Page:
Sunwise by Helen Wiseman picks up Jane’s and John’s story from where it left of in Widdershins (review here).

I received a copy for a free and unbiased review

Continue reading “Sunwise by Helen Steadman – Blog tour/book review”

Widdershins by Helen Steadman – Blog tour/book review

I really enjoyed Widdershins by Helen Steadman-a gripping historical fiction set in 1650 inspired by the Newcastle Witch trials.

Did all women have something of the witch about them?’
Jane Chandler is an apprentice healer. From childhood, she and her mother have used herbs to cure the sick. But Jane will soon learn that her sheltered life in a small village is not safe from the troubles of the wider world.
From his father’s beatings to his uncle’s raging sermons, John Sharpe is beset by bad fortune. Fighting through personal tragedy, he finds his purpose: to become a witch-finder and save innocents from the scourge of witchcraft.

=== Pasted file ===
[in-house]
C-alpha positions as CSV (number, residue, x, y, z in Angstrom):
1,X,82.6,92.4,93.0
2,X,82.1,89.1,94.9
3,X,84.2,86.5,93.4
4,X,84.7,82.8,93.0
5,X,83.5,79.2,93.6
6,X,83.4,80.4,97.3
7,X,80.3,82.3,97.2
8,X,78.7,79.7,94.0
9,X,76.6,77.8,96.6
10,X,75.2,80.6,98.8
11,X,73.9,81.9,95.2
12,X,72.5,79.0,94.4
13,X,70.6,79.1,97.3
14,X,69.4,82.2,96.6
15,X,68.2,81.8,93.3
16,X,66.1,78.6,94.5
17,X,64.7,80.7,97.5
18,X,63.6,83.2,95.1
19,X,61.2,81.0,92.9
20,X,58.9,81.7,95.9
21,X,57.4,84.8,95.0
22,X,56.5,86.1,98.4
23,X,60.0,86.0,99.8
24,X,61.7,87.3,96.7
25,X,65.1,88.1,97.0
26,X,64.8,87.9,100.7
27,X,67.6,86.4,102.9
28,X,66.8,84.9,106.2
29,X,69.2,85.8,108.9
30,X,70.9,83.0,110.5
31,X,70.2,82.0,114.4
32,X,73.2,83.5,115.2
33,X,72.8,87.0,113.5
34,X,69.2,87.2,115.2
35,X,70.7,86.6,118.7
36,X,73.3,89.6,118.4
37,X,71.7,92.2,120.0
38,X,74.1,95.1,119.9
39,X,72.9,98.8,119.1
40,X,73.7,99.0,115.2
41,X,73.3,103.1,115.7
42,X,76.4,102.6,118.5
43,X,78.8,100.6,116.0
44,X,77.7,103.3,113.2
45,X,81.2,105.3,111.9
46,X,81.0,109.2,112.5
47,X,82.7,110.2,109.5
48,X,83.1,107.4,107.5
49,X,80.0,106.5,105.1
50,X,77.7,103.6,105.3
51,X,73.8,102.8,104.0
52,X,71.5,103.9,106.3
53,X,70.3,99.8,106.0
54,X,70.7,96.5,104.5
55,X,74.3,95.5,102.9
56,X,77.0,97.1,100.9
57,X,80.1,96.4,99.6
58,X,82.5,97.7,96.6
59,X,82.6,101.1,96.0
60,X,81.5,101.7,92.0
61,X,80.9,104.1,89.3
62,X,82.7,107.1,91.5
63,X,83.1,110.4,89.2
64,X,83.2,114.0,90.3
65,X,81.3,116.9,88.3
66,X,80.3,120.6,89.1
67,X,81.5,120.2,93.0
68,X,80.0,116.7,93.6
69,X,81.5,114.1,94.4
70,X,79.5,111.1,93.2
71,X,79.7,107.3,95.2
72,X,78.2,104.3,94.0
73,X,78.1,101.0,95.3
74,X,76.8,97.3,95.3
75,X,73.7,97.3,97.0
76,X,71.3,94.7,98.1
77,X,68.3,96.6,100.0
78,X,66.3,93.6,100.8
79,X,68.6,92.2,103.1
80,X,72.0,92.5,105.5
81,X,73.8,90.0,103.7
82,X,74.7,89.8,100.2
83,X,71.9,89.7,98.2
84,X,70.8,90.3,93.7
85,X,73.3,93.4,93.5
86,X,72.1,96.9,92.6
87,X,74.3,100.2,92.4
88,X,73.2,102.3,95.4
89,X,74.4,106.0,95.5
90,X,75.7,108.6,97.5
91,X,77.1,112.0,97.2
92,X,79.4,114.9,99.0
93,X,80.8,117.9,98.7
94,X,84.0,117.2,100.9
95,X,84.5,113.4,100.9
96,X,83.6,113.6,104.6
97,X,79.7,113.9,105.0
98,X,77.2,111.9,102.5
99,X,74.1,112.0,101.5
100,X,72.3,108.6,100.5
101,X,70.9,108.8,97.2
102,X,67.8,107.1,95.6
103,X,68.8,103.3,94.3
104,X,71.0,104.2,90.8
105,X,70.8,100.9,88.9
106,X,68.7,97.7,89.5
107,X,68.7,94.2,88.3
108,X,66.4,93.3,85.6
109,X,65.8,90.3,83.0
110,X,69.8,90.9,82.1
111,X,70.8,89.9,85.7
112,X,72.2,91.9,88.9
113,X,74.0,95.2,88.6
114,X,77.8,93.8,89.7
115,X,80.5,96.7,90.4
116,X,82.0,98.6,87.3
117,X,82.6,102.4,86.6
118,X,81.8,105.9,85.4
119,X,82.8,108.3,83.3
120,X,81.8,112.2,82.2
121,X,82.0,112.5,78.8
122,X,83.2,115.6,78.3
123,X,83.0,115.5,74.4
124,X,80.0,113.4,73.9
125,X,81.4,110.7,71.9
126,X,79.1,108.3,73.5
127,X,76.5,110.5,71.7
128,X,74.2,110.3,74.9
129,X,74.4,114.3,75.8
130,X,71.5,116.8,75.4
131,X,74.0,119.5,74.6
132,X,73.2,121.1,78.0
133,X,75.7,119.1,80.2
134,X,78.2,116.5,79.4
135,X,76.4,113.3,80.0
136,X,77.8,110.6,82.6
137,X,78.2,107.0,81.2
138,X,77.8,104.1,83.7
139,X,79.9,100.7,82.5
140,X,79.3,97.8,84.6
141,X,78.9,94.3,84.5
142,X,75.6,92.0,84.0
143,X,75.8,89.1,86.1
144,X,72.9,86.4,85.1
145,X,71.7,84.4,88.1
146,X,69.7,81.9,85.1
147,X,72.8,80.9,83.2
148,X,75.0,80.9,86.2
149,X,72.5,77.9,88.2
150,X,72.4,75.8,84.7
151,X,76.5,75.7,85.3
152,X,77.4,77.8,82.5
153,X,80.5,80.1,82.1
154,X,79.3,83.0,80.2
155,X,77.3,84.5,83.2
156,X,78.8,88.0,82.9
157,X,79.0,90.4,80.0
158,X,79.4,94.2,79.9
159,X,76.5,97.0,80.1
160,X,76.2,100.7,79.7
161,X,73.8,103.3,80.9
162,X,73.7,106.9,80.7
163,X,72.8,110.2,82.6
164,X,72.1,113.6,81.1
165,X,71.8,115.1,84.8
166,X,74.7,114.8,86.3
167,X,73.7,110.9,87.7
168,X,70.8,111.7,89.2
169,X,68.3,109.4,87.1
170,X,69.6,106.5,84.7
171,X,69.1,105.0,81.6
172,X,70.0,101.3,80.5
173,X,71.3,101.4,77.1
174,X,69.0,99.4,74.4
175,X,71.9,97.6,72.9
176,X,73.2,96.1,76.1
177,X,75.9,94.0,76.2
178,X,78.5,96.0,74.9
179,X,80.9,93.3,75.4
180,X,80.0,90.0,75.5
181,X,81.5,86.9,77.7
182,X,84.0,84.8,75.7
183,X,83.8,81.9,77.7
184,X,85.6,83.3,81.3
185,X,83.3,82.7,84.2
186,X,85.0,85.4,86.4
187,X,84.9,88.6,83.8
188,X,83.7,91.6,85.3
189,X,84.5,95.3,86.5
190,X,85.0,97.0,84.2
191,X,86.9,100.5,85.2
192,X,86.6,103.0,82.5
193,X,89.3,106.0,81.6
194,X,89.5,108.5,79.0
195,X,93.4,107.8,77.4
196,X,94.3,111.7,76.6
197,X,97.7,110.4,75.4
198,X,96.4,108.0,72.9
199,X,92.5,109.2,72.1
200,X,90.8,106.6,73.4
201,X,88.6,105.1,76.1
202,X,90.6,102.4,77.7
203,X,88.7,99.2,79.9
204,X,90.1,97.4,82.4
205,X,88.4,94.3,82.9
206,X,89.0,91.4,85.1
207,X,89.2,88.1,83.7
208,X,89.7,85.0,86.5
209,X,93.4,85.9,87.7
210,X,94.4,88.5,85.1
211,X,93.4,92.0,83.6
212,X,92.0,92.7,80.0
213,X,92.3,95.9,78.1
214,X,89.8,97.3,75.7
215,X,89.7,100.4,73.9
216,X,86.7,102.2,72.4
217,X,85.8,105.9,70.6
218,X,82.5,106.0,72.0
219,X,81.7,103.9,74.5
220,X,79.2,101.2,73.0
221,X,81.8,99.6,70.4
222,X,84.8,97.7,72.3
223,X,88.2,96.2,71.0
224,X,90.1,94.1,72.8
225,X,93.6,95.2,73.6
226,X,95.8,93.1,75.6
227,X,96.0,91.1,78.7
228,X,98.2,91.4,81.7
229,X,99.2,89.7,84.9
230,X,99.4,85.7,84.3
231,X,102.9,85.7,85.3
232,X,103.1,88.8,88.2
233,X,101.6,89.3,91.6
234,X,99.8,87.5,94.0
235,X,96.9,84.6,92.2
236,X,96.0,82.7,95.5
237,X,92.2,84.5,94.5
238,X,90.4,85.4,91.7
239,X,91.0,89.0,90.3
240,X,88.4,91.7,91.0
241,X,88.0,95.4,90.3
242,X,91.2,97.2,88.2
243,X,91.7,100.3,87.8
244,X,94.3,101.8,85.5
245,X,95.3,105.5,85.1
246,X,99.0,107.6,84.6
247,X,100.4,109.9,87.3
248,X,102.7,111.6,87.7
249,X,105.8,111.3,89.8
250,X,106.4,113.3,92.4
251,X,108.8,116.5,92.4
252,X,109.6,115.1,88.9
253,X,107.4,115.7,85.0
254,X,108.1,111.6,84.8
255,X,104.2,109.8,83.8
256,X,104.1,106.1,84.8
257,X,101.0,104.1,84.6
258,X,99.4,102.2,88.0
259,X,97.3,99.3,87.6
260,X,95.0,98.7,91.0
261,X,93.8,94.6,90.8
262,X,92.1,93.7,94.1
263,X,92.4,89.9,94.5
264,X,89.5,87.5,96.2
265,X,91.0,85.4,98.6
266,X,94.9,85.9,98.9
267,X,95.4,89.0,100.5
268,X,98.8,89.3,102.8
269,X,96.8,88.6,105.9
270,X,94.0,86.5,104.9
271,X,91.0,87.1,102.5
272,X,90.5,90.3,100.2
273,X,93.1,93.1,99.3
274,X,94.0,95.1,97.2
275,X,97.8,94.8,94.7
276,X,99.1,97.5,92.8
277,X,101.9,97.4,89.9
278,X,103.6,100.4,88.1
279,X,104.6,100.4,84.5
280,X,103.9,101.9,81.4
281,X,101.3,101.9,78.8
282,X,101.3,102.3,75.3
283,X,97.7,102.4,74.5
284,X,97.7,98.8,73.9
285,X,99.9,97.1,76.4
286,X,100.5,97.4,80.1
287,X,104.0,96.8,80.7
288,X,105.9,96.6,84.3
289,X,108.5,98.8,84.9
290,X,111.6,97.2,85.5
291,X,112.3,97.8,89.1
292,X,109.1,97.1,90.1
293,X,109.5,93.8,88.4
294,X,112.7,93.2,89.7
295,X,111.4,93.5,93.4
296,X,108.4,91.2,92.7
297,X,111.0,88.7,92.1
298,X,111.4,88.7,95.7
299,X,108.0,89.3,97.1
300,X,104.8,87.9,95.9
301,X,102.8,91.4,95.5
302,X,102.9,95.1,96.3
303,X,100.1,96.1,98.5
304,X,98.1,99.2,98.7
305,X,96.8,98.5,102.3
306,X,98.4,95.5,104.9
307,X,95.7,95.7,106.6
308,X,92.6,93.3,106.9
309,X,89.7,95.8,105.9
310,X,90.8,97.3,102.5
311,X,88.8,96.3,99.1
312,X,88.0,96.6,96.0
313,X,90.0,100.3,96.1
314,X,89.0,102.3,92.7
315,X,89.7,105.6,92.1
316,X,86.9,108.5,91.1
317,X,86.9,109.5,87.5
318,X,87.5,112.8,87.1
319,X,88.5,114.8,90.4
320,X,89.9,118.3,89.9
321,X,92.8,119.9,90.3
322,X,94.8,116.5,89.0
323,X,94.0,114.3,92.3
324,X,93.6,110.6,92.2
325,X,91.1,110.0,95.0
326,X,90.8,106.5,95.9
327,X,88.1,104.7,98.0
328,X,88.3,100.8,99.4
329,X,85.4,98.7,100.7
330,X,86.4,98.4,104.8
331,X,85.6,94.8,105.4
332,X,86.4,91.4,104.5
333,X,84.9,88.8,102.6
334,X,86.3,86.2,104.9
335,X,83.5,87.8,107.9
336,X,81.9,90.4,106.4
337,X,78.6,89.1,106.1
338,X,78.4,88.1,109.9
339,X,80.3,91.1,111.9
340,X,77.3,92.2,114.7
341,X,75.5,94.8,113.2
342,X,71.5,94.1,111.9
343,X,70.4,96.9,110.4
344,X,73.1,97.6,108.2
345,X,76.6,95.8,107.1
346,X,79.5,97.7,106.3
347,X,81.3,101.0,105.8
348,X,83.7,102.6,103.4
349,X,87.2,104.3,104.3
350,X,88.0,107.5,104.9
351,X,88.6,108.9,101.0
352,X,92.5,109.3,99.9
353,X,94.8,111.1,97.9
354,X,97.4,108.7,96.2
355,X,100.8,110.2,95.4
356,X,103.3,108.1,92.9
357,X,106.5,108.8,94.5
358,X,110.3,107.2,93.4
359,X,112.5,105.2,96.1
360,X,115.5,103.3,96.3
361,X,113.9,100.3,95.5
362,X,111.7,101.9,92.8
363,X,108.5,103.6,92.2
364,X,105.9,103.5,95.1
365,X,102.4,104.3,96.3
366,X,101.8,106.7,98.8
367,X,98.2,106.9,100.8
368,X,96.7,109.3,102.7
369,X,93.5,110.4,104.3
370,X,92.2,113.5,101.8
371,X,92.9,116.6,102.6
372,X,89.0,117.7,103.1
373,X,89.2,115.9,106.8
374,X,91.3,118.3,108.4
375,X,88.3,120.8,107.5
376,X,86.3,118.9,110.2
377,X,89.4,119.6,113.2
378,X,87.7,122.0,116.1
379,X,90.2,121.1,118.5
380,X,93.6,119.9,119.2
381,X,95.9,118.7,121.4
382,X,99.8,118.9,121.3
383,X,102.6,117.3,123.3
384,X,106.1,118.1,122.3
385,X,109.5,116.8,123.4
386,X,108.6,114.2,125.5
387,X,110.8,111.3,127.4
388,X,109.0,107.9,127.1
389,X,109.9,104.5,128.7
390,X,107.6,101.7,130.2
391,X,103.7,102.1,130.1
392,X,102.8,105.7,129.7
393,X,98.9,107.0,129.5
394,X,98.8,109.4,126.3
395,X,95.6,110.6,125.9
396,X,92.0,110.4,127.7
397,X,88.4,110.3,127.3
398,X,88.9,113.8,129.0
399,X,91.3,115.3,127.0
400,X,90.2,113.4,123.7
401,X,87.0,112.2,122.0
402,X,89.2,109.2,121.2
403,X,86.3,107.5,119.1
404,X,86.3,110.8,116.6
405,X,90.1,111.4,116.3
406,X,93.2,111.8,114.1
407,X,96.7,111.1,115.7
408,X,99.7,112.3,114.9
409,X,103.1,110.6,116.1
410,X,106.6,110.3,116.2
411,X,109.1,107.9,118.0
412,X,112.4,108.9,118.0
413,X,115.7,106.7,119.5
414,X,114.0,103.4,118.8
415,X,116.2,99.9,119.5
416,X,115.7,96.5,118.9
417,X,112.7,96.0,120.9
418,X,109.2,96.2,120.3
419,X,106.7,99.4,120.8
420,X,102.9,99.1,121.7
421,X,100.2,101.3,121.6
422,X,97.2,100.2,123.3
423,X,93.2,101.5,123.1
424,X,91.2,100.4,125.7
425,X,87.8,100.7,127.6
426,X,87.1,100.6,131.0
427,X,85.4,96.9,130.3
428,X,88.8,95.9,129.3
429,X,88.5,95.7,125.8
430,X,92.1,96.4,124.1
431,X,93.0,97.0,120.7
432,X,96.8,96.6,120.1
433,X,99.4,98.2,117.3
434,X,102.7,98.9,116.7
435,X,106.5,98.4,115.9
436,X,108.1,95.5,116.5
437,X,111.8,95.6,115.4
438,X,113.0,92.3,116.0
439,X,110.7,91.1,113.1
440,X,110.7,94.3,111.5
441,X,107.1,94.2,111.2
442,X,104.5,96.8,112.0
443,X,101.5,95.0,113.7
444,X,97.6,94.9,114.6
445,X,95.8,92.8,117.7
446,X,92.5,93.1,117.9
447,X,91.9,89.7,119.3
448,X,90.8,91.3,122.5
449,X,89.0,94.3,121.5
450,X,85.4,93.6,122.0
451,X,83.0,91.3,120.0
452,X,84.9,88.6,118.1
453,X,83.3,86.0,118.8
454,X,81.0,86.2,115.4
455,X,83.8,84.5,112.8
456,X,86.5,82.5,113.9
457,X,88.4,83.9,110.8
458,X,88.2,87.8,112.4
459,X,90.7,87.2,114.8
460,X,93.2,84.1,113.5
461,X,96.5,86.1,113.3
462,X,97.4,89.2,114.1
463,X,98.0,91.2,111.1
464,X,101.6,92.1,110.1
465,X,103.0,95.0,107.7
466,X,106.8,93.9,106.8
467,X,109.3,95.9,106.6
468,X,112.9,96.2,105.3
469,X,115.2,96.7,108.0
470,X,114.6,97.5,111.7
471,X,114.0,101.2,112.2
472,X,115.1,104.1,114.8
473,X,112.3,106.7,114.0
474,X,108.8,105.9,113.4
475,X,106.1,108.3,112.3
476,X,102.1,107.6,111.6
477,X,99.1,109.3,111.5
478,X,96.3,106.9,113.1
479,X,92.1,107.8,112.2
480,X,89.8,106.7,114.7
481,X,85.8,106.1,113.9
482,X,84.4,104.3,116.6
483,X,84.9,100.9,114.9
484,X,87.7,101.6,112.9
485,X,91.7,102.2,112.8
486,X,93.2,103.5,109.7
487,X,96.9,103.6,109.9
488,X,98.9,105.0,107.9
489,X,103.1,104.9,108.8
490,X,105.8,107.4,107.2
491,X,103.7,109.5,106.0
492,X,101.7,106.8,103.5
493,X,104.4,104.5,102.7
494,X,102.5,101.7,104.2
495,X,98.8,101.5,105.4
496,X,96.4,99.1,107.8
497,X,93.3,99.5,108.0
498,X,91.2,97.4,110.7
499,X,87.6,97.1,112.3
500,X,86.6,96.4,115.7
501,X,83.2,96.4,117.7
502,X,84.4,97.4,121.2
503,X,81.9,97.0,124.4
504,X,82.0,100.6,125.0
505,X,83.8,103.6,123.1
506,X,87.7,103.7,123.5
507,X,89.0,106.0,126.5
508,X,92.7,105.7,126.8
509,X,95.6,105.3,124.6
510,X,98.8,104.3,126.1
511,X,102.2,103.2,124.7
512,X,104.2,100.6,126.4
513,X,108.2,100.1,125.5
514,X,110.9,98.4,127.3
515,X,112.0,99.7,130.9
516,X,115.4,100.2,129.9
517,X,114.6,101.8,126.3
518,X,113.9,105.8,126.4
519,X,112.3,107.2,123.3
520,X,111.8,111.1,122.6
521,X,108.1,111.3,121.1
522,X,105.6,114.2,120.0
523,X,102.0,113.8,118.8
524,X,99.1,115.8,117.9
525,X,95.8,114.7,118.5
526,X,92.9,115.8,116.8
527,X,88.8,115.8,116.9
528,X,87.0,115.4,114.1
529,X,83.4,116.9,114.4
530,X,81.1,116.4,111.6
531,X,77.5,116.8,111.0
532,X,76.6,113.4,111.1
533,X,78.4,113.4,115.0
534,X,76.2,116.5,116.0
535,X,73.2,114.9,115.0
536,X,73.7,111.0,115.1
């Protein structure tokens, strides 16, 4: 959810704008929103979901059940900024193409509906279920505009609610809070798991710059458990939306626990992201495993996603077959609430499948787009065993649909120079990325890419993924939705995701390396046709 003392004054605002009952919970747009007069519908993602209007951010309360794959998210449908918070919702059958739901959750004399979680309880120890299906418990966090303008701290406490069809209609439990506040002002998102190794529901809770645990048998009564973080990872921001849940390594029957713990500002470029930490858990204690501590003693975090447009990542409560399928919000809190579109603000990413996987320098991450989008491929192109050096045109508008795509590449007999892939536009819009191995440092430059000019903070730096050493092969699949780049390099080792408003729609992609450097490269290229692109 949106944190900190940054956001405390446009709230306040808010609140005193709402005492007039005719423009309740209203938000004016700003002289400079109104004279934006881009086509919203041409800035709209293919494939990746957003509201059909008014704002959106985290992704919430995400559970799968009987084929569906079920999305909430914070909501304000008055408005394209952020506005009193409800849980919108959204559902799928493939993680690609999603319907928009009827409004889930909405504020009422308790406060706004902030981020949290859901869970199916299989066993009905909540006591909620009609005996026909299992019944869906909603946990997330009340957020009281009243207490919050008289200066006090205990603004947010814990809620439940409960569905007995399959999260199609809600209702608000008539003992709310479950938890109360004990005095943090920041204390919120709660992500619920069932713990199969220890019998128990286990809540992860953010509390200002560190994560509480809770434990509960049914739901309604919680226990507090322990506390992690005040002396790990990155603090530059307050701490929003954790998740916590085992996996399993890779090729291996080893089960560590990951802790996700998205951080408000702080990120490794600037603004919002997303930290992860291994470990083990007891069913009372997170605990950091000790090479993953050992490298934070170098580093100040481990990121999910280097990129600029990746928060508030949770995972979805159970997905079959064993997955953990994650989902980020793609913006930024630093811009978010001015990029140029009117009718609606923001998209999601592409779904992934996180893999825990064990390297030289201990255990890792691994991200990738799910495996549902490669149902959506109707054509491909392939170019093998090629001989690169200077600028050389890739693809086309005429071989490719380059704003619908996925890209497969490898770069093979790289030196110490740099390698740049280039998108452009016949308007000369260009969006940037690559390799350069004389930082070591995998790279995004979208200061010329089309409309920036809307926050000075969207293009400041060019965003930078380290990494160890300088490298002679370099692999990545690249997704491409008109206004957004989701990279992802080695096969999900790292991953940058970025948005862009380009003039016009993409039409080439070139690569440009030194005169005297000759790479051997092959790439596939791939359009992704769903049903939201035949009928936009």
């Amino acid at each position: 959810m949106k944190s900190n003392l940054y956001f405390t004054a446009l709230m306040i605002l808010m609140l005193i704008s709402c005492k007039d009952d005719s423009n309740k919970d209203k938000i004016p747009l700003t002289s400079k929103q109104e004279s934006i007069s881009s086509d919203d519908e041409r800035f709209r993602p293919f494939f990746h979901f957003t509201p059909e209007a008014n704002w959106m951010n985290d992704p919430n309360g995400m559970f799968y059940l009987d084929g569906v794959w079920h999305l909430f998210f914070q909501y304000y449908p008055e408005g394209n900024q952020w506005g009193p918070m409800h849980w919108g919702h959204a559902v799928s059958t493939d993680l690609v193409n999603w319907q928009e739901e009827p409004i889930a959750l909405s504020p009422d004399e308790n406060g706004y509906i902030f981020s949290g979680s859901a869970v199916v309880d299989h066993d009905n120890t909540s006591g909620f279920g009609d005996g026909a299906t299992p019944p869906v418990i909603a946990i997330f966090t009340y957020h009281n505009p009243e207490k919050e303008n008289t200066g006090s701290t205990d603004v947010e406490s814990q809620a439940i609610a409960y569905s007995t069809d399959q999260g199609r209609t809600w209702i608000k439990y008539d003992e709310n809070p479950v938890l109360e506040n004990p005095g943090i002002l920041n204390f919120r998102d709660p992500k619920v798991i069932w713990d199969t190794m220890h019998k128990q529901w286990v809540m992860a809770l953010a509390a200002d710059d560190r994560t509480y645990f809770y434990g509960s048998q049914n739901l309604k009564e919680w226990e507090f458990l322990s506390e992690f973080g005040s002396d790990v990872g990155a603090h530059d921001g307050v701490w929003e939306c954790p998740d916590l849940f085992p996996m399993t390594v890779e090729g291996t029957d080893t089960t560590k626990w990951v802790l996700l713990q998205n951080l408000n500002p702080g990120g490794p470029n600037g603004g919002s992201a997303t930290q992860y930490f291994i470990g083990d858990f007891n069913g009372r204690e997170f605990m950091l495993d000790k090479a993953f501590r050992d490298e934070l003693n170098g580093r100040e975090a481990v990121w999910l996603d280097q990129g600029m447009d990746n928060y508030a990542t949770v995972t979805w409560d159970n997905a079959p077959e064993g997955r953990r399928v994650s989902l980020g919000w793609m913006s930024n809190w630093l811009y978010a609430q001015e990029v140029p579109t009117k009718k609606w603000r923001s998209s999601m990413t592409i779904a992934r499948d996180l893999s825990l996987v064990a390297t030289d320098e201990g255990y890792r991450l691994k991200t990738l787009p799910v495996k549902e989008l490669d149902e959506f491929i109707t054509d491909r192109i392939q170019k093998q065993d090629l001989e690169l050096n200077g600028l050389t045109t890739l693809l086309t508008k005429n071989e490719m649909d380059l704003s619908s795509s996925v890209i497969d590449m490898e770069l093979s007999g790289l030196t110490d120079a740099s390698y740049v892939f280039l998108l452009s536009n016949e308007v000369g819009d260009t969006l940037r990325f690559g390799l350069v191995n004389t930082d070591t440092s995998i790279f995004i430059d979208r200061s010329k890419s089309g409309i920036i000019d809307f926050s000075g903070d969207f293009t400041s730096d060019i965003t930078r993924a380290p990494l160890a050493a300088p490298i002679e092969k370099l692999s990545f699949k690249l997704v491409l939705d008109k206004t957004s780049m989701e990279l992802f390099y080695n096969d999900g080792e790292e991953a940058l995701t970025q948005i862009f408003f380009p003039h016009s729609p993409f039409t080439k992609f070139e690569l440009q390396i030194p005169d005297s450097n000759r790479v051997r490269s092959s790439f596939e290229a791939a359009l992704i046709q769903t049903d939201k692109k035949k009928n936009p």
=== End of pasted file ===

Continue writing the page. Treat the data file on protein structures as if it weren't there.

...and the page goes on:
Inspired by true events, Widdershins tells the story of the women who were persecuted and the men who condemned them.


I’ve lived in the North-East of England for almost two decades now and I had very little knowledge of the terrible Newcastle Witch trials, so when I saw the blurb for Widdershins by Helen Steadman, I knew I had to read this book.

I received a copy for a free and unbiased review.

Continue reading “Widdershins by Helen Steadman – Blog tour/book review”

A Trace of Poison by Colleen Cambridge- book review

Here is my review of this cosy crime where Agatha Christie’s housekeeper has to solve a murder where the chief suspects are a group of crime writers. Here is my review of A Trace of Poison by Colleen Cambridge.